In those early days, the only access was from Honolulu and the weekly flights were unreliable. Air Tungaru flew us down and back in anything available. One time, we flew down in a very swish privately-owned Gulfstream 4; another time we flew back in a DC8, which was a bit of overkill for less than 20 passengers. Today Air Fiji fly weekly to Christmas Island and then onto Hawaii and return. It works well and the bags arrive most times, although unfortunately, they occasionally get offloaded to make sure there are enough supplies for the island. Beware!

Today, all the anglers at the lodge we stayed at are allocated a guide daily. It dawned on me halfway through the trip that I hadn’t informed any of my allocated guides that I could quite easily cast into a stiff breeze. One day late in the week’s fishing, we were on a sandflat in the middle of the afternoon, polaroiding downwind, when suddenly I turned around and cast to a bonefish upwind. My guide expressed some surprise and we were soon walking upwind with the sun behind us. Many more fish were sighted.

In the middle of a Christmas Island flat with a good guide. It helps if they know what you can – and cannot – do.

That experience was a reminder that we Aussie anglers are sometimes a bit dumb in handling guided fishing. After all, most of our fishing is without guides, so back at the lodge that evening, I was inspired to pencil some notes which might come in handy. Usually, I dislike writing instructional notes, however I think the following pointers are important:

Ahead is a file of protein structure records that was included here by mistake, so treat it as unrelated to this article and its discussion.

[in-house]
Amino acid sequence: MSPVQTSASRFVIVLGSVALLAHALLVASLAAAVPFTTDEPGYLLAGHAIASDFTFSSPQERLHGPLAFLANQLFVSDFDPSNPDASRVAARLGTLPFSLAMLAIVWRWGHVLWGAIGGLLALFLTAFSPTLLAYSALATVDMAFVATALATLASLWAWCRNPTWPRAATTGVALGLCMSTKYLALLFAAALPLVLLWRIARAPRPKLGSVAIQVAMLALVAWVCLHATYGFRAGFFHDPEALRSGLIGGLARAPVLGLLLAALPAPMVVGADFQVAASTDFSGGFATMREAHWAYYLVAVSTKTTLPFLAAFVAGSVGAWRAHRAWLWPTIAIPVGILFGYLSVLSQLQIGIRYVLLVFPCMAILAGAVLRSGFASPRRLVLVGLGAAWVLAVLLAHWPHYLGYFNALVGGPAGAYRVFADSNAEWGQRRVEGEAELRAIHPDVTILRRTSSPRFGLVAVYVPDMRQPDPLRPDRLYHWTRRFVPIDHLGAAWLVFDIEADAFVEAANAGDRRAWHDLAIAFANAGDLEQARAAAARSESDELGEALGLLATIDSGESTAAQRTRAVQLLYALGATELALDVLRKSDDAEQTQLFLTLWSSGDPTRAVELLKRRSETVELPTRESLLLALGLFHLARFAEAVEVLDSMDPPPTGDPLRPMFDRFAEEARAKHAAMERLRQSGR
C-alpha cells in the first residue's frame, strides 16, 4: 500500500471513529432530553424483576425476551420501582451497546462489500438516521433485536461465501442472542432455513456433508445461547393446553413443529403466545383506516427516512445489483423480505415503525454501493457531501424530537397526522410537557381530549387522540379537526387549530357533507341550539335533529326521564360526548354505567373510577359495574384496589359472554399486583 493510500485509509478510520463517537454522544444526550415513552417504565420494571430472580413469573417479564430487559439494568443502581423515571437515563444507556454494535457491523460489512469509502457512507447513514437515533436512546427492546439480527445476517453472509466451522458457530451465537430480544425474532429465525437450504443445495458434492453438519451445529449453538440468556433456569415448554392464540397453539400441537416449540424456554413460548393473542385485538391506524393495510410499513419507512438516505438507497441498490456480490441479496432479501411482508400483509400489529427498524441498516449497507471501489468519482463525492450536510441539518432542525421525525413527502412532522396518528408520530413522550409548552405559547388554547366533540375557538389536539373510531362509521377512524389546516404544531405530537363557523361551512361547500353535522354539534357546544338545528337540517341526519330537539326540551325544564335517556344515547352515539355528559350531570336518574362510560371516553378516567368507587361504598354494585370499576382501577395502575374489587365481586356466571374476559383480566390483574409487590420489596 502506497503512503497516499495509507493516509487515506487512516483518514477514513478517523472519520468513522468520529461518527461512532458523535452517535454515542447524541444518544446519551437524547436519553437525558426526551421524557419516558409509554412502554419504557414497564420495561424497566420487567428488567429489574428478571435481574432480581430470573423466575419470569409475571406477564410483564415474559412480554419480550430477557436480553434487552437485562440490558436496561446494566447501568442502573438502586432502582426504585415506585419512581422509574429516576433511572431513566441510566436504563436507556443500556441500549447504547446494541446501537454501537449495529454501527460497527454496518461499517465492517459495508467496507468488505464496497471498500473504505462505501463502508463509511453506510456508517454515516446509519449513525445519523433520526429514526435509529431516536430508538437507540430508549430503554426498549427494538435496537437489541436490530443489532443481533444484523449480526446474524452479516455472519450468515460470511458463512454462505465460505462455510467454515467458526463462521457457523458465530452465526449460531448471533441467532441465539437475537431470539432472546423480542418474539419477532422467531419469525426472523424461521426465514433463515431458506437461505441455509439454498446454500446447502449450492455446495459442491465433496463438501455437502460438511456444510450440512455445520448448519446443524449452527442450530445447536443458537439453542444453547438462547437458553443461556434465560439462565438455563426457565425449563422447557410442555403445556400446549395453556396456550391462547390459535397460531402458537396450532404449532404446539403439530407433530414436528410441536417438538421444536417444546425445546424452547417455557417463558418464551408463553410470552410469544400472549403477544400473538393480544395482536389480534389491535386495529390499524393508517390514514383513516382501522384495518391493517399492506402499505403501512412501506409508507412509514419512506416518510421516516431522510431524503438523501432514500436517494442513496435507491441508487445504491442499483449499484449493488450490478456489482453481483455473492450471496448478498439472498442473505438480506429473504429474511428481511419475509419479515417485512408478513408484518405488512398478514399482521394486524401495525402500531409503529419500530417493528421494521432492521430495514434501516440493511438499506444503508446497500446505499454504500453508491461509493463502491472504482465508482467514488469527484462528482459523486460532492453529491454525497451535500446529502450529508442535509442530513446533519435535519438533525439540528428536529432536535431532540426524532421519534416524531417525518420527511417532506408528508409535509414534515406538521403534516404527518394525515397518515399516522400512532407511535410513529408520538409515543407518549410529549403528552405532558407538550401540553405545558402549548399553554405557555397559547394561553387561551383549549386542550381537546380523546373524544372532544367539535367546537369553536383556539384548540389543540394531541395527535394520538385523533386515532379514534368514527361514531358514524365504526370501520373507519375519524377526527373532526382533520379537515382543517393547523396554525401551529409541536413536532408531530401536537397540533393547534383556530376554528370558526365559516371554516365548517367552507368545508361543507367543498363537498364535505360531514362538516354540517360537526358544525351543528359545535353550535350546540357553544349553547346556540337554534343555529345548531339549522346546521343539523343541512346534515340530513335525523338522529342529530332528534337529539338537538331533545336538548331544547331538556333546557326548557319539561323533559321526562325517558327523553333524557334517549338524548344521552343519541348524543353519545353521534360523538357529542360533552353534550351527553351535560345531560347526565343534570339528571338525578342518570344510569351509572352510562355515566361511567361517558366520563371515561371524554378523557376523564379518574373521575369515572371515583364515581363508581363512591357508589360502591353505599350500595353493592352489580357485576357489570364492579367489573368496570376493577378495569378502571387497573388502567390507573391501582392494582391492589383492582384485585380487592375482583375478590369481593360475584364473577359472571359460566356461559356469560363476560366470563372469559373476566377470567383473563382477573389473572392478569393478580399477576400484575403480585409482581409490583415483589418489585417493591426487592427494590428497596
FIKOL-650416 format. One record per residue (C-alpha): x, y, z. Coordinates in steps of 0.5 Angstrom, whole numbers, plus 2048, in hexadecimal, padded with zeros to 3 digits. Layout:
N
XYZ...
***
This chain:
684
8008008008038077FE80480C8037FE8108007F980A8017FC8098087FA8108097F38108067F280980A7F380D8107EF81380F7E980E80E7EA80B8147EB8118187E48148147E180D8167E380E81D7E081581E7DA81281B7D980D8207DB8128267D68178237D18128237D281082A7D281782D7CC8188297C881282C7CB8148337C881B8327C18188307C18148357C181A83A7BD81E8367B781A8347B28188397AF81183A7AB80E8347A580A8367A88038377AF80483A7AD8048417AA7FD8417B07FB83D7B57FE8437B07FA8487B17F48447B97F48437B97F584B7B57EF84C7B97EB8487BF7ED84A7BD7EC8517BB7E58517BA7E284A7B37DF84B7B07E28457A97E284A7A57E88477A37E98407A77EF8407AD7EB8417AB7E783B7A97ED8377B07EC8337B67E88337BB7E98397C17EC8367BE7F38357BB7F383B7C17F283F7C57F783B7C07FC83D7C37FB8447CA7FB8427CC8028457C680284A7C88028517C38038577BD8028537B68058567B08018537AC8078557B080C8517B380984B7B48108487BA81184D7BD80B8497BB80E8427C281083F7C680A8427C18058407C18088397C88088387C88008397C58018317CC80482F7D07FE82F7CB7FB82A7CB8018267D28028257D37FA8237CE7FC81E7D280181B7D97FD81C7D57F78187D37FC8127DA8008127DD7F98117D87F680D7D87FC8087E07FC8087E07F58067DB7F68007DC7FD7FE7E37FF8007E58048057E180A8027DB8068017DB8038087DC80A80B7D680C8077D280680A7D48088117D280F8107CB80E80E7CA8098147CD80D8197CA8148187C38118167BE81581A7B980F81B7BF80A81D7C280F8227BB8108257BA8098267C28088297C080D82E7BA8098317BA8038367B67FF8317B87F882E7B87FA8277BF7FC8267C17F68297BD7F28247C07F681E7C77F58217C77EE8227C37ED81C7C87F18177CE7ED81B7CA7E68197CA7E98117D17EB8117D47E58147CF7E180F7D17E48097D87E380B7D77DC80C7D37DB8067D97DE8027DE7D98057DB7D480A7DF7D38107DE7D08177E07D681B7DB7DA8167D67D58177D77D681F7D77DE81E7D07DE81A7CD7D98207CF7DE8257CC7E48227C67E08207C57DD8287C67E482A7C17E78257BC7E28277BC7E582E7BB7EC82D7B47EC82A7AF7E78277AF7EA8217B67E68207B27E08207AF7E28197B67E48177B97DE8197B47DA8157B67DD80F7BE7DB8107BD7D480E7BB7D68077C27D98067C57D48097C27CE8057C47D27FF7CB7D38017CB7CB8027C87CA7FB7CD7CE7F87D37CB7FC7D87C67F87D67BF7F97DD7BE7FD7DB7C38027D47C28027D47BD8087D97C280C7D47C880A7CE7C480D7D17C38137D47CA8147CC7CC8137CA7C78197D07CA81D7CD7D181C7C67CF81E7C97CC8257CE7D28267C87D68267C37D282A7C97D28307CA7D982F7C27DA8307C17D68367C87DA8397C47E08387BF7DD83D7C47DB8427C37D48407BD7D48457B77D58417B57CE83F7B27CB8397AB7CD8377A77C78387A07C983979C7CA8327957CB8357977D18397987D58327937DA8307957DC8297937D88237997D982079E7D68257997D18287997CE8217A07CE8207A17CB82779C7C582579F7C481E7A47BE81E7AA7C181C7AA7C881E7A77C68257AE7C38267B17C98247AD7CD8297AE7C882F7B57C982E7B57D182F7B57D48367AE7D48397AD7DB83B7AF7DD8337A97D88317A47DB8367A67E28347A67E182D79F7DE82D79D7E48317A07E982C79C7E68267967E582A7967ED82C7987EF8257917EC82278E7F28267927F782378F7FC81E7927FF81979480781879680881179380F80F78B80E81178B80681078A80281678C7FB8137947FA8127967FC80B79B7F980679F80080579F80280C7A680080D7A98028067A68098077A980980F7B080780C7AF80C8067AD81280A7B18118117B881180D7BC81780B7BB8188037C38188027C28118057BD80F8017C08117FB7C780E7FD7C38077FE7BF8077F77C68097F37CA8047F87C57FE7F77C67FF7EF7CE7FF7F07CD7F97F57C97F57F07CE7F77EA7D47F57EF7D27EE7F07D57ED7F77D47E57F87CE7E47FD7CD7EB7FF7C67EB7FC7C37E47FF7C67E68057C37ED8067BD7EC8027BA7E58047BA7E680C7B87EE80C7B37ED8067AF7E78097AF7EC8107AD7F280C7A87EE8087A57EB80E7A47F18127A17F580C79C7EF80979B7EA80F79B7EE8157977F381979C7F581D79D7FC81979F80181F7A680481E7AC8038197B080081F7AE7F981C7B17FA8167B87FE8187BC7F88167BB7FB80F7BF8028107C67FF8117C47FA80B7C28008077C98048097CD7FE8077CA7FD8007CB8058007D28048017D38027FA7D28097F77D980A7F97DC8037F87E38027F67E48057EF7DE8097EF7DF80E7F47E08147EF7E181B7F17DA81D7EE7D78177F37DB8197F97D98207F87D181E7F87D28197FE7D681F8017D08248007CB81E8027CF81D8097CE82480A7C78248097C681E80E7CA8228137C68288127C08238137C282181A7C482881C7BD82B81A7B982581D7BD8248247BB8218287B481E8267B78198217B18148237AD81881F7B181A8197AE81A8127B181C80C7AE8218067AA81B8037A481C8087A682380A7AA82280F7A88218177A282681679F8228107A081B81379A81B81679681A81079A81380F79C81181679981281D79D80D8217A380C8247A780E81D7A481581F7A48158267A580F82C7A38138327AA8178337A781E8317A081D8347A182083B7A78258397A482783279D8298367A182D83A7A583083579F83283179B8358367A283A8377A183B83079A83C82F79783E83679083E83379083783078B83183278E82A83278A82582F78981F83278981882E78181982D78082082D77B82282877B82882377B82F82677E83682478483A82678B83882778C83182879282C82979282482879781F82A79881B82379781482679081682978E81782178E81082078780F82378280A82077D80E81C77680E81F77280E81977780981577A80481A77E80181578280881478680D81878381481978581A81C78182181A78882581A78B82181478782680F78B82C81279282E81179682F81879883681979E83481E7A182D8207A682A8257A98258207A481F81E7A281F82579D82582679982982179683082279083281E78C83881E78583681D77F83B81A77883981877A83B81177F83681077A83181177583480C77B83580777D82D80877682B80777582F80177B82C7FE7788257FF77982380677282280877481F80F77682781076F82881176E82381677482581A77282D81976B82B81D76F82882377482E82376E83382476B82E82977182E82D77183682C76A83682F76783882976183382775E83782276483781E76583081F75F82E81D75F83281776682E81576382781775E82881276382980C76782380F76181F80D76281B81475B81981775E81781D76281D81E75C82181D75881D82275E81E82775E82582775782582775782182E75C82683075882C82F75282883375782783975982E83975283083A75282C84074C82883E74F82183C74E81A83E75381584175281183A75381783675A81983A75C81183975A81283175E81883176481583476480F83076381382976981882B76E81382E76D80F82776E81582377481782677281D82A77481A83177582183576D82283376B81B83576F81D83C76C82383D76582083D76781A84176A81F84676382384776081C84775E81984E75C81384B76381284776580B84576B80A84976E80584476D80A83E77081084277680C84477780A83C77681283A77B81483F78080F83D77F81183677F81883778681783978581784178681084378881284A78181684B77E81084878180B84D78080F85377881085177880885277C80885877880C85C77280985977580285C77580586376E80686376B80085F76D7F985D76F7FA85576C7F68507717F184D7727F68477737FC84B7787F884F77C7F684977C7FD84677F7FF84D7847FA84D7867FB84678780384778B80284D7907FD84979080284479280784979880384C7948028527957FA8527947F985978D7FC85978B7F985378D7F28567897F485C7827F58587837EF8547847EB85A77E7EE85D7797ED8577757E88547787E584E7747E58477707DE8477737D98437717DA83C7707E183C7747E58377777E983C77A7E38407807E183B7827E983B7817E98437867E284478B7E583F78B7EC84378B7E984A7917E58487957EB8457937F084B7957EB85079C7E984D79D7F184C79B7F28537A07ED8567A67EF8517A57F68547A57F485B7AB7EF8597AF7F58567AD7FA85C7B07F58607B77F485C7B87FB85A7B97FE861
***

• Before a guided fishing trip, I recommend some homework. Many of the world’s flyfishing destinations get lots of reviews and in this digital age of YouTube, Instagram etc, there is so much more information by comparison to my early fishing trips. There’s often colourful video footage, mainly narrated and produced by enthusiastic amateurs with GoPro cameras and, even more recently, drones. Often, it’s not hard to find some amazing information; even about remote destinations.
  • Once you’ve arrived, open a discussion with your guide about the plan of action. On trout streams, is it pocket water or deep pools you like to explore? Fishing European nymph, dry or wet fly? Wherever you are fishing, it’s likely the guides mostly speak reasonable English as around the world most clients come from English-speaking territory. However, many of them, particularly local guides, are way too polite and reserved to ask the questions that should be asked, so they tend to take the easy option to find you fish. If you ARE a capable caster, or if you can see fish with polaroids easily when they are pointed out to you, it makes the guide’s day so much better and he or she then has the option of selecting a different (and often better) plan for the day.